A MOTHER was fined for keeping her sick child home from school.

Paula Bedford’s daughter Belle, 13, was home from Portslade Aldridge Community Academy (PACA) for seven days over two weeks in December.

Ms Bedford said she was shocked when a £60 fixed penalty notice from Brighton and Hove City Council’s enforcement office arrived in the post.

Ms Bedford said Belle had very good grades and had never missed school for holidays or playing truant, but she was told she would have to provide evidence that she had been sick - such as a doctor’s certificate or prescription - to avoid the fine.

She said: “It shouldn’t be the same punishment for playing truant or going on holiday as it is for being ill.

“I don’t understand why parents are being put in that situation.

“I have tried explaining that Belle has very good grades and likes going to school.

“On the days she was ill I reported her sick - and they could have told me then that I’d need proof. I would have insisted she went to the doctor, but I didn’t think it was necessary.

“It turns out they expect everyone to have read the fine print of the Education Act. I have gone from shock to anger over this.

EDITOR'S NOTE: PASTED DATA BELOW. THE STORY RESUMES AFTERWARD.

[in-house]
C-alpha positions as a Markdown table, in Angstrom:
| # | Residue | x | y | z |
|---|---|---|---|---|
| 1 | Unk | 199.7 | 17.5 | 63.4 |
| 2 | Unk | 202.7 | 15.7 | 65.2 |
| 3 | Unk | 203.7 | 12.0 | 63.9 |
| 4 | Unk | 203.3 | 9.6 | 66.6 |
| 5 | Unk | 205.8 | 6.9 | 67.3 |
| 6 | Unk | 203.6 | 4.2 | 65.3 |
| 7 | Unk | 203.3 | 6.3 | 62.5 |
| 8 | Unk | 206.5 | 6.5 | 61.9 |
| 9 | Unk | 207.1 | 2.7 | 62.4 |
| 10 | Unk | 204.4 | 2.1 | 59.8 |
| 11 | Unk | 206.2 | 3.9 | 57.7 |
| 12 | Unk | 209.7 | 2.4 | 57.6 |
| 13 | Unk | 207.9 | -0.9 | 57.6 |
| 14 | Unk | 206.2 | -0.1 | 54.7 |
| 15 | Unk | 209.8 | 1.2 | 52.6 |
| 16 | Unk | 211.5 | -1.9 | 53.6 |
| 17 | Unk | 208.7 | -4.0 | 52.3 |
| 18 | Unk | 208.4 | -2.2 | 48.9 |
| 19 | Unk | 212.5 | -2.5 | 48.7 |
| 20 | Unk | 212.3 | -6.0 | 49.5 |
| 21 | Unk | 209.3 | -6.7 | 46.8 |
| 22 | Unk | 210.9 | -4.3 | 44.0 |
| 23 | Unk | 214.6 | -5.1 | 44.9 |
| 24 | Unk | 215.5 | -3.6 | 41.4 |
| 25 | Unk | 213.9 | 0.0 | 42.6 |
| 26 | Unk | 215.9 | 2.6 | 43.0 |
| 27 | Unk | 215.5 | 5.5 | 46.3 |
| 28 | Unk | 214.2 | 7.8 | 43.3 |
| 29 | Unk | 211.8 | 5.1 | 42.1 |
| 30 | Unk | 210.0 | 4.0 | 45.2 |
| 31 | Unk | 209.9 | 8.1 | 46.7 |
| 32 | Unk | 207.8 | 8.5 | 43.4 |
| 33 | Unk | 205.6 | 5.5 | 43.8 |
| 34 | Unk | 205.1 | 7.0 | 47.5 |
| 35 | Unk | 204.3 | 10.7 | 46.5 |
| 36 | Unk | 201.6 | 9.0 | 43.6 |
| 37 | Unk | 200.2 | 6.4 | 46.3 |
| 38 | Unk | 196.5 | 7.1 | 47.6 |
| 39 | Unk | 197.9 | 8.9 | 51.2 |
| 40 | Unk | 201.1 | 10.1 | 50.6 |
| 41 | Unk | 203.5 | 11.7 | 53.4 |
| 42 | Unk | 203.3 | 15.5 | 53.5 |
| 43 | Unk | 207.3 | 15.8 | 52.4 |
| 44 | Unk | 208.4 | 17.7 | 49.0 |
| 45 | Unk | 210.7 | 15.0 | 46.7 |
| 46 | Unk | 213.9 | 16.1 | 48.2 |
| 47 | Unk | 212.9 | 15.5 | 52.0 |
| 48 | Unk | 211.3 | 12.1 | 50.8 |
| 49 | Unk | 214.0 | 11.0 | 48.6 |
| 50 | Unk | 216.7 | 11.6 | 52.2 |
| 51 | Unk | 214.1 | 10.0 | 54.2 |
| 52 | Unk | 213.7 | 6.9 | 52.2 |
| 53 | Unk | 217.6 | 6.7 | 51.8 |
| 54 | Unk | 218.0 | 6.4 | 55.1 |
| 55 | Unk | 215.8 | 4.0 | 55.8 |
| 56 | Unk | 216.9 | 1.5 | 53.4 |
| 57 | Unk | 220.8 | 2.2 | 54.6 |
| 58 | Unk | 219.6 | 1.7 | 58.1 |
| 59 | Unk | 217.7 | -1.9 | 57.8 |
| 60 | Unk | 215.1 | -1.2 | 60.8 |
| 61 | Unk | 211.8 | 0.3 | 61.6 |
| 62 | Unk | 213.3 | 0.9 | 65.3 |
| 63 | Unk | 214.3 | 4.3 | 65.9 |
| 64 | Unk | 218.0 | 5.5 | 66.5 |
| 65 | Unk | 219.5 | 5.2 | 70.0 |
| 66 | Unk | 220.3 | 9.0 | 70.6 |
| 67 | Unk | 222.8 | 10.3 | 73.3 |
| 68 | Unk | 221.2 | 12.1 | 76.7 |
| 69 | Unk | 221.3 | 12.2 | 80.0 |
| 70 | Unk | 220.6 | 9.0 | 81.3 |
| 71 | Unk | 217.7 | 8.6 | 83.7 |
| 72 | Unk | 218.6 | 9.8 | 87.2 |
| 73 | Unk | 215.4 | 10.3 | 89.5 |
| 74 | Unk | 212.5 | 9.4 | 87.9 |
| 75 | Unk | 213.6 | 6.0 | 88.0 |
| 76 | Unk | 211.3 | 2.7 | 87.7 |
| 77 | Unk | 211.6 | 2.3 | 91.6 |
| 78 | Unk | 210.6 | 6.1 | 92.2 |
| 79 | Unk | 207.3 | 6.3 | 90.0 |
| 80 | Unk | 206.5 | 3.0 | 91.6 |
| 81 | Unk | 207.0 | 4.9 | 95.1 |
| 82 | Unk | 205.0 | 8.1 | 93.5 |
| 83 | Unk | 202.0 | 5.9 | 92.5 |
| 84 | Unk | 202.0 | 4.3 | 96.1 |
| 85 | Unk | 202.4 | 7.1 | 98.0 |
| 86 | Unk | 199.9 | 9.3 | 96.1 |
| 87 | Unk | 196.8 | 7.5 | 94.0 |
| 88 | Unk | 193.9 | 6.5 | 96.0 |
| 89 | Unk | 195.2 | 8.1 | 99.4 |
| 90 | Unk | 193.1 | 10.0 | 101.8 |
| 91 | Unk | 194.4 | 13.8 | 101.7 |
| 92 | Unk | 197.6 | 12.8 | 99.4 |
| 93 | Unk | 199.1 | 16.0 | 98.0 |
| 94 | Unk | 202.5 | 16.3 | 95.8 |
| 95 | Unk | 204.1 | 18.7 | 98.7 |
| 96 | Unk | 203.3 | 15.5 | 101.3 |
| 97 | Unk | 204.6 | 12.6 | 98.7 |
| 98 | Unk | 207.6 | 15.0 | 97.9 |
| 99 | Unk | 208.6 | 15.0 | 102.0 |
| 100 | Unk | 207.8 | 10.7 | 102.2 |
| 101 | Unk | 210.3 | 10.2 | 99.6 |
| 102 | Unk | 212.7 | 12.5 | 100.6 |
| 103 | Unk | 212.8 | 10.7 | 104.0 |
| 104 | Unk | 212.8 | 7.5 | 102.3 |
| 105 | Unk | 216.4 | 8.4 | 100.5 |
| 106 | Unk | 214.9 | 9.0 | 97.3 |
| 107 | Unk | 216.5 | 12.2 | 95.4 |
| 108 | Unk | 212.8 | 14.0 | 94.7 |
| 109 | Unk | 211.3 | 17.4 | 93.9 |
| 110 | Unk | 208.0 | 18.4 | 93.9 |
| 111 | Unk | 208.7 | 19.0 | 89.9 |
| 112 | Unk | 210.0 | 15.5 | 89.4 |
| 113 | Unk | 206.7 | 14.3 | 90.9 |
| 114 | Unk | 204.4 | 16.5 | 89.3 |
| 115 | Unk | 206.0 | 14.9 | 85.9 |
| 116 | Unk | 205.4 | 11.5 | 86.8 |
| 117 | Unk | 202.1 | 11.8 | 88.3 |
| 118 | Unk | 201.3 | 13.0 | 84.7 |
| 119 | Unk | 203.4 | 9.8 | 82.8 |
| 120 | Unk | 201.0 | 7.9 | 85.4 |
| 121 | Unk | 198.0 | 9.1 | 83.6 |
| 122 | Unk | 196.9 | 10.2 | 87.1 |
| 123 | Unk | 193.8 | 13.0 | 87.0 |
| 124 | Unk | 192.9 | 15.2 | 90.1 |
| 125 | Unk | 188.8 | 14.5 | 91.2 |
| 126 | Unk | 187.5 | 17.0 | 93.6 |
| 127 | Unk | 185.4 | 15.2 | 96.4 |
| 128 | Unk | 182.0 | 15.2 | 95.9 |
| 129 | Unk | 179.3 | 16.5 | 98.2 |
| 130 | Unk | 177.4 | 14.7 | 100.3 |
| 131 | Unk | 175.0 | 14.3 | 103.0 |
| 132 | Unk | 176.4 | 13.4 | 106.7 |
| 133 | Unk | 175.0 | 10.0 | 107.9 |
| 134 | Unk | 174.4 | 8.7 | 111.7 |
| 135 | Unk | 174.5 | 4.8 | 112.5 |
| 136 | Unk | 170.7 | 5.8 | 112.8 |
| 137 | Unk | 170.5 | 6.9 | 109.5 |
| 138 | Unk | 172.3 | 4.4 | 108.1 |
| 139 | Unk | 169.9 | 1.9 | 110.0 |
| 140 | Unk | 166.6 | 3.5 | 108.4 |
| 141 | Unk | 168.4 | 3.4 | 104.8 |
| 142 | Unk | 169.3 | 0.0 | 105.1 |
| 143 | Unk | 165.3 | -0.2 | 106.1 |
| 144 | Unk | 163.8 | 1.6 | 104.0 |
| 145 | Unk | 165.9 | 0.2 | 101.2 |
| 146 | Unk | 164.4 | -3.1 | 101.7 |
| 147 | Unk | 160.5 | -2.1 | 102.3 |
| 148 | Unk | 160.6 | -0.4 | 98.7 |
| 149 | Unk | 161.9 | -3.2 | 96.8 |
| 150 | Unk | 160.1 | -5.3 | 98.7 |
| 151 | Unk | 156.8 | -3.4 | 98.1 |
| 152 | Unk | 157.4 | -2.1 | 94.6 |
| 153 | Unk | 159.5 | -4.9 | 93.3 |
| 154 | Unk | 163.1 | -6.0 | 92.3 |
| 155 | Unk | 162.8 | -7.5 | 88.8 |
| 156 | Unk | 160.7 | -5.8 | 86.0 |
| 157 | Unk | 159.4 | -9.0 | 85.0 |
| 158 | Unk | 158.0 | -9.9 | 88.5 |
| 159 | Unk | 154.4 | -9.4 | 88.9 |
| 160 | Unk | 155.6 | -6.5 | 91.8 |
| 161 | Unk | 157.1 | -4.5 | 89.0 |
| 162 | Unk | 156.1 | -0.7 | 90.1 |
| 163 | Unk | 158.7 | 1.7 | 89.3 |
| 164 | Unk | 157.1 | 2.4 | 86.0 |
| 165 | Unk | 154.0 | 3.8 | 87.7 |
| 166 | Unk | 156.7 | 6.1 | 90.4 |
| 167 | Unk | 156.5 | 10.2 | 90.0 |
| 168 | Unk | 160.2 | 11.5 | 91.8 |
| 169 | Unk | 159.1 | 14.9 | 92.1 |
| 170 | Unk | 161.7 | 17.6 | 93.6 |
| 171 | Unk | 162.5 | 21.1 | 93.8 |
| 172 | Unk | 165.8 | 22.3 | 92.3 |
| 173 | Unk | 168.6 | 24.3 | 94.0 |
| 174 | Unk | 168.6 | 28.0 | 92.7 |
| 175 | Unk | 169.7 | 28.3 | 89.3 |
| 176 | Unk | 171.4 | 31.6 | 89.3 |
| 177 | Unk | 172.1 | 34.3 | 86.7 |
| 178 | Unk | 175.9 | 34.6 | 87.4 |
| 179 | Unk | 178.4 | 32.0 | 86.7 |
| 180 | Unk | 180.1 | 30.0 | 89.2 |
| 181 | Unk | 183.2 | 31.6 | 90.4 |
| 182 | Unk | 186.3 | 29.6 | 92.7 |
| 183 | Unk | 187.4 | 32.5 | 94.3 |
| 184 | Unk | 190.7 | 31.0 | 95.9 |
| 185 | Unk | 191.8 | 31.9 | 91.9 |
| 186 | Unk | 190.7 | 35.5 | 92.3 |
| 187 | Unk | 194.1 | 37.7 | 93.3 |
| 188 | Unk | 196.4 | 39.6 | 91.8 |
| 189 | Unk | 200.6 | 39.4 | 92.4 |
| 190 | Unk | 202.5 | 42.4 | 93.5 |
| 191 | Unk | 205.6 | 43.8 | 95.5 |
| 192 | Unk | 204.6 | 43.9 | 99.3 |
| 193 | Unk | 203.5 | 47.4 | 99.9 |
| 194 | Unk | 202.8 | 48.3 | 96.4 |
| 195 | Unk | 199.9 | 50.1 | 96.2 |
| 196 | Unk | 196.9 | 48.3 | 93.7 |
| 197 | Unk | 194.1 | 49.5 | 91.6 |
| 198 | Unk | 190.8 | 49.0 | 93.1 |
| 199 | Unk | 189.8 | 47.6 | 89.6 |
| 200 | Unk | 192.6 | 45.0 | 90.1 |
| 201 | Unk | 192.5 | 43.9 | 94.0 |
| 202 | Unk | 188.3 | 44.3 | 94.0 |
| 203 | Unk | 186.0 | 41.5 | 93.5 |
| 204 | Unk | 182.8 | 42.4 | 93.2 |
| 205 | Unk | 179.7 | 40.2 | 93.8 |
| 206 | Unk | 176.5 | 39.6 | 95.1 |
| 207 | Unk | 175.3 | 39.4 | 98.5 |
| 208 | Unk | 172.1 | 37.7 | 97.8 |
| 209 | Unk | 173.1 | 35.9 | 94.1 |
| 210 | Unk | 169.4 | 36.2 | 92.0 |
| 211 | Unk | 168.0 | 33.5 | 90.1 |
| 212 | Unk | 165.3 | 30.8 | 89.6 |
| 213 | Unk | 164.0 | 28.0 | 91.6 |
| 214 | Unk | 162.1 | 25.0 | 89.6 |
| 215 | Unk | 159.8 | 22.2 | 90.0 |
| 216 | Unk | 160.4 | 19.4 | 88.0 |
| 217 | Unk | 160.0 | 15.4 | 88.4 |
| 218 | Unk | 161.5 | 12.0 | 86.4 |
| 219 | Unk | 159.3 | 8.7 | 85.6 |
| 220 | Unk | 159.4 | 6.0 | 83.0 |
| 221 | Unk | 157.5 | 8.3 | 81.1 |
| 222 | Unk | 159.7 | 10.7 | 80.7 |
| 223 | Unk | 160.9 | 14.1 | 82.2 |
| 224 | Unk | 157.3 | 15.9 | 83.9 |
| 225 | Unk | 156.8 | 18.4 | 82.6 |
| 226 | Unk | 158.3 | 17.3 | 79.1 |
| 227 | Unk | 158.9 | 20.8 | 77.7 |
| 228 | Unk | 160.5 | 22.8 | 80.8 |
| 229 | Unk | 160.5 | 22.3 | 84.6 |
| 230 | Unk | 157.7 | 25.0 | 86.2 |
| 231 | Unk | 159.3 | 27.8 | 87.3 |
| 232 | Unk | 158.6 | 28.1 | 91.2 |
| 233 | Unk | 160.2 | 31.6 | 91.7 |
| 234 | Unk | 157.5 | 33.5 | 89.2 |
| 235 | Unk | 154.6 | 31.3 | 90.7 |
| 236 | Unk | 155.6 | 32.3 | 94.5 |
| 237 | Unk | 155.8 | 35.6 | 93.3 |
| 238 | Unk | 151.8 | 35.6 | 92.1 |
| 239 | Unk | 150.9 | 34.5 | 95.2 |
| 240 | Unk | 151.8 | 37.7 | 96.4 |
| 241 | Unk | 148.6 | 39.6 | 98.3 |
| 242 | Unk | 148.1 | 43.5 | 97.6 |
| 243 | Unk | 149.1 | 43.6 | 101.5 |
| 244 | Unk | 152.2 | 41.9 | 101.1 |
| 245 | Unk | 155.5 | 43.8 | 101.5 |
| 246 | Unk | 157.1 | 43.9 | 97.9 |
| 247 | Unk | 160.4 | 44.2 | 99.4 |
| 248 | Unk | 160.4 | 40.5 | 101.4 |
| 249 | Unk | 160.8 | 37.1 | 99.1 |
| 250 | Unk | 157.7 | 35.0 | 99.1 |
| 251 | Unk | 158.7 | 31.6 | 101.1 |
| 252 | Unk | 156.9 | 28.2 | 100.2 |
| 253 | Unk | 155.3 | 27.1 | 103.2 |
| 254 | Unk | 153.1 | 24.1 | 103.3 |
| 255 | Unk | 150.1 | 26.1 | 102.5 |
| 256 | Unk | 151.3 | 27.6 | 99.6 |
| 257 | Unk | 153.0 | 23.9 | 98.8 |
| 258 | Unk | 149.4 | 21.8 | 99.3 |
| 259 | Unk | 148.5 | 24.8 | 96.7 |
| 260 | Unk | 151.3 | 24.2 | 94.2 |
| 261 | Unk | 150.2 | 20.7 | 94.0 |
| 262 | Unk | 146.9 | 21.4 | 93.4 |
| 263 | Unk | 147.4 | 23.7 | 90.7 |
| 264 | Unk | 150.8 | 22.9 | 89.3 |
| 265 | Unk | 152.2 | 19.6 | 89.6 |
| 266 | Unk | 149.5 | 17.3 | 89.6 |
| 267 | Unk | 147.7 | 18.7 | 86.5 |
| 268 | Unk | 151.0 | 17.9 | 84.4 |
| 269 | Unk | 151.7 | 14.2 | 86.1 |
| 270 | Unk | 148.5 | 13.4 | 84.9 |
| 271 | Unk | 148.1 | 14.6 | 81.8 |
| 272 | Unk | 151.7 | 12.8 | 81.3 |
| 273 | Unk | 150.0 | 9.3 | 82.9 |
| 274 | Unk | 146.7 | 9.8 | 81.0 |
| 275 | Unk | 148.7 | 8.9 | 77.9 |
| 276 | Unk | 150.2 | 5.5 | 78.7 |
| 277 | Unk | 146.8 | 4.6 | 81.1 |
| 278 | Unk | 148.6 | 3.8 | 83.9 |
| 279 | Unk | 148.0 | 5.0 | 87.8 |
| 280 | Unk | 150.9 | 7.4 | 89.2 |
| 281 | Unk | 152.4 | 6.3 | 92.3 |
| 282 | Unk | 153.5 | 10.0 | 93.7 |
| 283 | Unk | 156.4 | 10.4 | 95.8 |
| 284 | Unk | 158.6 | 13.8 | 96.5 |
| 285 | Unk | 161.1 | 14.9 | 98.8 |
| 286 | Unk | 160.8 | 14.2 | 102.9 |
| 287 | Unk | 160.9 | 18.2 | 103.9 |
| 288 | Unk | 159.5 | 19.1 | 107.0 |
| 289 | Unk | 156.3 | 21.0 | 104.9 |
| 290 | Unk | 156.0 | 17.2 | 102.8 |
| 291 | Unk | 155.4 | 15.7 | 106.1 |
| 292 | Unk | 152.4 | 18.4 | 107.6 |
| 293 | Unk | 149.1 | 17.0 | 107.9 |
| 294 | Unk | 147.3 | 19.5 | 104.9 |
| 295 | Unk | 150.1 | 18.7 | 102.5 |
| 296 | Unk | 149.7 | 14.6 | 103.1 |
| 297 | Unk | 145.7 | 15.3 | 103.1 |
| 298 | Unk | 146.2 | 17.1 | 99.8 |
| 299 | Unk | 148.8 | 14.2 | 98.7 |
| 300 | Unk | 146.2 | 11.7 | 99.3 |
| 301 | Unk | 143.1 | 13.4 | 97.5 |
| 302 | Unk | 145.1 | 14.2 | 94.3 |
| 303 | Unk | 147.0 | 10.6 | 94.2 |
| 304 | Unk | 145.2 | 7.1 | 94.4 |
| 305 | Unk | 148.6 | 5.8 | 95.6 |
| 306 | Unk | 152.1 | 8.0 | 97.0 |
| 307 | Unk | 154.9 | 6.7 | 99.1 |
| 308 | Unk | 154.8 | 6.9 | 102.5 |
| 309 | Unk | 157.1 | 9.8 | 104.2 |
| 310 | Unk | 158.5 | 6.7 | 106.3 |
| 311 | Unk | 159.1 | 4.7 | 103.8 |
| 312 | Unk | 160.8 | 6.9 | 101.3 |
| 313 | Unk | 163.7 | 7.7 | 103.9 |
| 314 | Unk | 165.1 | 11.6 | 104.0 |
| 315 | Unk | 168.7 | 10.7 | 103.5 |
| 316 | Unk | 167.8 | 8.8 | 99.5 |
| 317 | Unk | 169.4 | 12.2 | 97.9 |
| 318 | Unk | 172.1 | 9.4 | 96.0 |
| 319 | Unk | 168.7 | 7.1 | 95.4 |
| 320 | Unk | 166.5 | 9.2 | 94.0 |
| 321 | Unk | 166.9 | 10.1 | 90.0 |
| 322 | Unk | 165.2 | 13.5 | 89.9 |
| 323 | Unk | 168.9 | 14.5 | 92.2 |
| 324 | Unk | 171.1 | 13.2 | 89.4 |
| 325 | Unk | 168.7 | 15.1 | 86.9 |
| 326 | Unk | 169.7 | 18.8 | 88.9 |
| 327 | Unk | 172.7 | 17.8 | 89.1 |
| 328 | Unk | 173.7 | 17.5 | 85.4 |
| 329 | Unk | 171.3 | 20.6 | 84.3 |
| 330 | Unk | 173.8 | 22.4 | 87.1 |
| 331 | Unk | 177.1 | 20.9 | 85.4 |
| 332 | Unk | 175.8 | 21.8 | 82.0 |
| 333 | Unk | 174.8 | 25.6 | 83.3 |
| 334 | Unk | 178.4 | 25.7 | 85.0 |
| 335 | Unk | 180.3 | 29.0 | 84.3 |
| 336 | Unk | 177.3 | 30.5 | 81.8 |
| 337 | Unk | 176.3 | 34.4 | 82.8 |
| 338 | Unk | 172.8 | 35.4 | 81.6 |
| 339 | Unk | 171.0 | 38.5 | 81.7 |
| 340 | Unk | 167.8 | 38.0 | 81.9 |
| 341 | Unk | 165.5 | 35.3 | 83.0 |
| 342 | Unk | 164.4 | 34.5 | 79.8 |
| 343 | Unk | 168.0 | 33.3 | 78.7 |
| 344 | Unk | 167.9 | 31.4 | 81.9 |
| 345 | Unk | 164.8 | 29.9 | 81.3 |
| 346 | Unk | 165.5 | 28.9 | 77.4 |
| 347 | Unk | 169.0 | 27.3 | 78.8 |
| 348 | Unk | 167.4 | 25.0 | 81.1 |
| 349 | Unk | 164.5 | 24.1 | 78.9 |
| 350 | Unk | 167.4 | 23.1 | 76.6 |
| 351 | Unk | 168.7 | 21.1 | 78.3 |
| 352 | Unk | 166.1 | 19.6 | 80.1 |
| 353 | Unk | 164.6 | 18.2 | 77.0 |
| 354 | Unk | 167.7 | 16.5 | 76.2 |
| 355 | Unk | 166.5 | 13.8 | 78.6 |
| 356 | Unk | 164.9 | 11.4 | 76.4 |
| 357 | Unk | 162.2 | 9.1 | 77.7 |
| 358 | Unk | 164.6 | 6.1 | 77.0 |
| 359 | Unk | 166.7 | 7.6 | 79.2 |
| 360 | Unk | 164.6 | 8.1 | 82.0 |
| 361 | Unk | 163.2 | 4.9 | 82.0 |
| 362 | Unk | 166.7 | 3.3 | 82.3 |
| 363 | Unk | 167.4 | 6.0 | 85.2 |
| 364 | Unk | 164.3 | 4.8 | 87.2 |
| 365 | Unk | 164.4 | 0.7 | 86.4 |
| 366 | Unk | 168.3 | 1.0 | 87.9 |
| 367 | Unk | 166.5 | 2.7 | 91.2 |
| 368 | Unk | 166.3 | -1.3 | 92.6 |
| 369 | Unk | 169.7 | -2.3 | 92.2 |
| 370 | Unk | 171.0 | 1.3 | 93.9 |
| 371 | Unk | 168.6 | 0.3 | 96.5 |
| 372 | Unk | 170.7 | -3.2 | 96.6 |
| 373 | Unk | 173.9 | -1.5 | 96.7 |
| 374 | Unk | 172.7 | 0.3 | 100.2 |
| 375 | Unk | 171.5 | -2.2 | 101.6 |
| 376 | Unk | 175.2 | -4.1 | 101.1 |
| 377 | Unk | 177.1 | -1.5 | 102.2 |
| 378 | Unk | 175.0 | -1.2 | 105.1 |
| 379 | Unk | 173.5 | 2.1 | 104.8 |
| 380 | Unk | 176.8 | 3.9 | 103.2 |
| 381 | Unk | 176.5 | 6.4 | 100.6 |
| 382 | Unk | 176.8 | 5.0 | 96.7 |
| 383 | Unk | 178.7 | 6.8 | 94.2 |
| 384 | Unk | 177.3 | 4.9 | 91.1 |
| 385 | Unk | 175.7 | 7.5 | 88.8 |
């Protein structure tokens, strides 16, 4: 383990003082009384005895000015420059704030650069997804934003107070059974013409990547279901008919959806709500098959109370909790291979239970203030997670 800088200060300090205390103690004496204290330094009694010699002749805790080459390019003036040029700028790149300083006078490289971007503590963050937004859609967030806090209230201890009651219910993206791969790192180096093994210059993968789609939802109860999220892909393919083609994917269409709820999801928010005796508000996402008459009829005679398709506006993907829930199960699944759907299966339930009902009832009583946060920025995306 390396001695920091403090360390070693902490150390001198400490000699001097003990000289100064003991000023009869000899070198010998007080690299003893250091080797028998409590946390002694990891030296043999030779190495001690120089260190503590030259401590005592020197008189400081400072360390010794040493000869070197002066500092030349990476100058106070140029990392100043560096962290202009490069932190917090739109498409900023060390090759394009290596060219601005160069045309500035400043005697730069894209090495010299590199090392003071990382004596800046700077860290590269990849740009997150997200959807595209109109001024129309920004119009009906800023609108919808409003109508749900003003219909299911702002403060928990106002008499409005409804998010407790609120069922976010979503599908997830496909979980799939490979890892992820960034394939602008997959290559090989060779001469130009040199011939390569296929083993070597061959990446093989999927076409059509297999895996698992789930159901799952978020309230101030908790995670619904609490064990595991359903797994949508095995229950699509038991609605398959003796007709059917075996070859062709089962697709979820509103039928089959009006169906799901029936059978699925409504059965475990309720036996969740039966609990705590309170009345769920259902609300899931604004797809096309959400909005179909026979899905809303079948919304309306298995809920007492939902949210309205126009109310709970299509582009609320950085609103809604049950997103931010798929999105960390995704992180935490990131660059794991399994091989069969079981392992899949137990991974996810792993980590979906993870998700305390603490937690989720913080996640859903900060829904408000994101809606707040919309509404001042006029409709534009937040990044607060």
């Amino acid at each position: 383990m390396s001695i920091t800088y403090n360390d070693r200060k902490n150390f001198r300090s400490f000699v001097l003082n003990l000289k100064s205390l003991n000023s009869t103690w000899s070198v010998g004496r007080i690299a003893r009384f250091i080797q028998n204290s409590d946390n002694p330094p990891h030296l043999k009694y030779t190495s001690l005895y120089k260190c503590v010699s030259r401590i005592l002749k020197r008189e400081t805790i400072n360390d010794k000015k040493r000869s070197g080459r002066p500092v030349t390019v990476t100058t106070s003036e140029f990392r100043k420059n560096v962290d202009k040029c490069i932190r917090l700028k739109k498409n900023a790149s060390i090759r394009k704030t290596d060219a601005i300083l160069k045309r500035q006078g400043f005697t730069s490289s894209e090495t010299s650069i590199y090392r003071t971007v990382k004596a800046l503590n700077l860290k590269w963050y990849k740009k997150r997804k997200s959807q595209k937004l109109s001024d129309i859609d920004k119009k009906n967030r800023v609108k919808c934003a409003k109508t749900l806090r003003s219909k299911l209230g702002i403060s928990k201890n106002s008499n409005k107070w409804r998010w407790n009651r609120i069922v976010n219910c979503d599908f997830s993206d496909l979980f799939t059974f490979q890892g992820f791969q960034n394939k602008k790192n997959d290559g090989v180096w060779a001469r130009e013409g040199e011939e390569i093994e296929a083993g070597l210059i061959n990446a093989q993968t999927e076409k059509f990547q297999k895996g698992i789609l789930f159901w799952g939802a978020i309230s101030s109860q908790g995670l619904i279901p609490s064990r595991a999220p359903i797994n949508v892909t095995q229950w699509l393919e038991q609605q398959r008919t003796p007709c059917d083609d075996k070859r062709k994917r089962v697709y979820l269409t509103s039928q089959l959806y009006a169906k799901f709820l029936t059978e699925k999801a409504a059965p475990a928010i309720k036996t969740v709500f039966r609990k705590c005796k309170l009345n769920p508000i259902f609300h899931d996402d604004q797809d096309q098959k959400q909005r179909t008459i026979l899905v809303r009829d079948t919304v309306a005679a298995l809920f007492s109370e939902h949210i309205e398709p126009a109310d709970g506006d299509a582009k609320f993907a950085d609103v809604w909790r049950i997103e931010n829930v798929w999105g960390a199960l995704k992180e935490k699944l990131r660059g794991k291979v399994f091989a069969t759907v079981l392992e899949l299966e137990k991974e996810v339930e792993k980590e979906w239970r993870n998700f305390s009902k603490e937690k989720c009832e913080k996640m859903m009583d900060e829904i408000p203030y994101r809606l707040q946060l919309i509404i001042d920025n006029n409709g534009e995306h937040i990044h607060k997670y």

“I don’t expect most parents realise they need proof to show their child is ill.

“I feel it is a sad situation and abuse of power and human rights to treat people like this as if they have committed a crime.”

Ms Bedford said she would refuse to pay the fine as a matter of principle and fight her case in court if needed.

In December, the school’s headteacher Mark Poston sent a letter to parents urging them to send children in to class even if unsure whether they were well enough.

He said: “Please can I ask that you send you child in with a dated note that they can give to the pastoral team to say that you are concerned about you child’s health and that if they feel unwell during the day for us to call you.”

A spokesman for the council said: “Parents who fail to give their child’s school clear evidence (medical or otherwise) authorising school absence may run the risk of being fined for the non-attendance of their child.

“This is in line with national guidance. We only issue fines when a school makes a referral to us due to absence or absences that have not been authorised by the school.”

A spokesman for PACA said: "The academy fully backs the city-wide Miss School Miss Out campaign, which emphasises how attendance at school is important for every pupil. The school has taken great steps to support the increase of attendance of students, as we understand how important good school attendance is to the wellbeing of a young person. 

"It is not appropriate to discuss an individual student’s circumstances in public, but we can confirm that the school has acted in accordance with the local authority guidance. We have made every effort to work with Mrs Bedford to help improve her daughter’s attendance at school before referring on to the Council."